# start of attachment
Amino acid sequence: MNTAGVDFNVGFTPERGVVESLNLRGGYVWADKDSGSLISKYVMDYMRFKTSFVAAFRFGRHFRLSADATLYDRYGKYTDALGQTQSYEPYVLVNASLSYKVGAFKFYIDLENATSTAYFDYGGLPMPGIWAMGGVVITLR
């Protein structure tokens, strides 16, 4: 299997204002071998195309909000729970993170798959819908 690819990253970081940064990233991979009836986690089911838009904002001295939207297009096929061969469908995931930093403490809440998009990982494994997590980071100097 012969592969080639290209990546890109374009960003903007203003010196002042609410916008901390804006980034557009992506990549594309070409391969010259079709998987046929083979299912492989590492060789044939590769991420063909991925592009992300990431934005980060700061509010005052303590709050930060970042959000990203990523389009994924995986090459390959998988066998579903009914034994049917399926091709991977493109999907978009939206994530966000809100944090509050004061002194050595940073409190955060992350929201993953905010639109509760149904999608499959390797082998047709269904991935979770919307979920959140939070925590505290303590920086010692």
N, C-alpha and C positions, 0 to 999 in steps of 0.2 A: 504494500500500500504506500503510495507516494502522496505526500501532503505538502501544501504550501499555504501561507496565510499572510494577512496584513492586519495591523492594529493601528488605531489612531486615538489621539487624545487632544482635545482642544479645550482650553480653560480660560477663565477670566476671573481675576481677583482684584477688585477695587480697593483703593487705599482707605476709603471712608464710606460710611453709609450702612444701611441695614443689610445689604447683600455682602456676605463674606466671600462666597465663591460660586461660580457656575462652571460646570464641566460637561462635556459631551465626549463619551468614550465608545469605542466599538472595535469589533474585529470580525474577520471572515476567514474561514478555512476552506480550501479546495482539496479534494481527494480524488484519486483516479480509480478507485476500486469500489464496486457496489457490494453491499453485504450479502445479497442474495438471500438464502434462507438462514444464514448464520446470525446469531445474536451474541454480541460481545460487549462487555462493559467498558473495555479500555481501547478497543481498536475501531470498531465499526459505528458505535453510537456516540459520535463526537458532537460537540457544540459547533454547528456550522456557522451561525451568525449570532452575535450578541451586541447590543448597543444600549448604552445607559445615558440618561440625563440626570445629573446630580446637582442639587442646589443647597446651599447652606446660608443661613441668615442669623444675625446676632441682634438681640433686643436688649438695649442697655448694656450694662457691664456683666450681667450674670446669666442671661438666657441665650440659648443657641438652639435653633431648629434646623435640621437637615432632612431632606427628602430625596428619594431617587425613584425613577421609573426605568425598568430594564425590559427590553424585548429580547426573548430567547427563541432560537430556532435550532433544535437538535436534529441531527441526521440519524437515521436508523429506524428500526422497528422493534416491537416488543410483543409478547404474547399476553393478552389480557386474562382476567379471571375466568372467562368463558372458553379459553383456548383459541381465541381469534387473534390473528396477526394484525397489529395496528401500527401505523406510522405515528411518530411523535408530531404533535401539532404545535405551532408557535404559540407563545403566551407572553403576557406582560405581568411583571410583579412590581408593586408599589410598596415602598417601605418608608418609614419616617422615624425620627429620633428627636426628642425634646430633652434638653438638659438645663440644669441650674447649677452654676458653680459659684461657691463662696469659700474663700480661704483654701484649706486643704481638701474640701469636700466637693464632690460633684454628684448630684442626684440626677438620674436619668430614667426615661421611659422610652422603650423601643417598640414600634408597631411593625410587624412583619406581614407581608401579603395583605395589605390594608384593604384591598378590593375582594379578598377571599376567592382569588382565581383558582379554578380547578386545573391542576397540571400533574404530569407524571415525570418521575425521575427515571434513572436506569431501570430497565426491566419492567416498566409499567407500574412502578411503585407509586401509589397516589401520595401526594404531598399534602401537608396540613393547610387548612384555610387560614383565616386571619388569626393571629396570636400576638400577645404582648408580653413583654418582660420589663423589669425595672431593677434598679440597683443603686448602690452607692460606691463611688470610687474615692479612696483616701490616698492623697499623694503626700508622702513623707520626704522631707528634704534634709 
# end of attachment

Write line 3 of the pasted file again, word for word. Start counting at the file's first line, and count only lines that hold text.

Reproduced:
N, C-alpha and C positions, 0 to 999 in steps of 0.2 A: 504494500500500500504506500503510495507516494502522496505526500501532503505538502501544501504550501499555504501561507496565510499572510494577512496584513492586519495591523492594529493601528488605531489612531486615538489621539487624545487632544482635545482642544479645550482650553480653560480660560477663565477670566476671573481675576481677583482684584477688585477695587480697593483703593487705599482707605476709603471712608464710606460710611453709609450702612444701611441695614443689610445689604447683600455682602456676605463674606466671600462666597465663591460660586461660580457656575462652571460646570464641566460637561462635556459631551465626549463619551468614550465608545469605542466599538472595535469589533474585529470580525474577520471572515476567514474561514478555512476552506480550501479546495482539496479534494481527494480524488484519486483516479480509480478507485476500486469500489464496486457496489457490494453491499453485504450479502445479497442474495438471500438464502434462507438462514444464514448464520446470525446469531445474536451474541454480541460481545460487549462487555462493559467498558473495555479500555481501547478497543481498536475501531470498531465499526459505528458505535453510537456516540459520535463526537458532537460537540457544540459547533454547528456550522456557522451561525451568525449570532452575535450578541451586541447590543448597543444600549448604552445607559445615558440618561440625563440626570445629573446630580446637582442639587442646589443647597446651599447652606446660608443661613441668615442669623444675625446676632441682634438681640433686643436688649438695649442697655448694656450694662457691664456683666450681667450674670446669666442671661438666657441665650440659648443657641438652639435653633431648629434646623435640621437637615432632612431632606427628602430625596428619594431617587425613584425613577421609573426605568425598568430594564425590559427590553424585548429580547426573548430567547427563541432560537430556532435550532433544535437538535436534529441531527441526521440519524437515521436508523429506524428500526422497528422493534416491537416488543410483543409478547404474547399476553393478552389480557386474562382476567379471571375466568372467562368463558372458553379459553383456548383459541381465541381469534387473534390473528396477526394484525397489529395496528401500527401505523406510522405515528411518530411523535408530531404533535401539532404545535405551532408557535404559540407563545403566551407572553403576557406582560405581568411583571410583579412590581408593586408599589410598596415602598417601605418608608418609614419616617422615624425620627429620633428627636426628642425634646430633652434638653438638659438645663440644669441650674447649677452654676458653680459659684461657691463662696469659700474663700480661704483654701484649706486643704481638701474640701469636700466637693464632690460633684454628684448630684442626684440626677438620674436619668430614667426615661421611659422610652422603650423601643417598640414600634408597631411593625410587624412583619406581614407581608401579603395583605395589605390594608384593604384591598378590593375582594379578598377571599376567592382569588382565581383558582379554578380547578386545573391542576397540571400533574404530569407524571415525570418521575425521575427515571434513572436506569431501570430497565426491566419492567416498566409499567407500574412502578411503585407509586401509589397516589401520595401526594404531598399534602401537608396540613393547610387548612384555610387560614383565616386571619388569626393571629396570636400576638400577645404582648408580653413583654418582660420589663423589669425595672431593677434598679440597683443603686448602690452607692460606691463611688470610687474615692479612696483616701490616698492623697499623694503626700508622702513623707520626704522631707528634704534634709 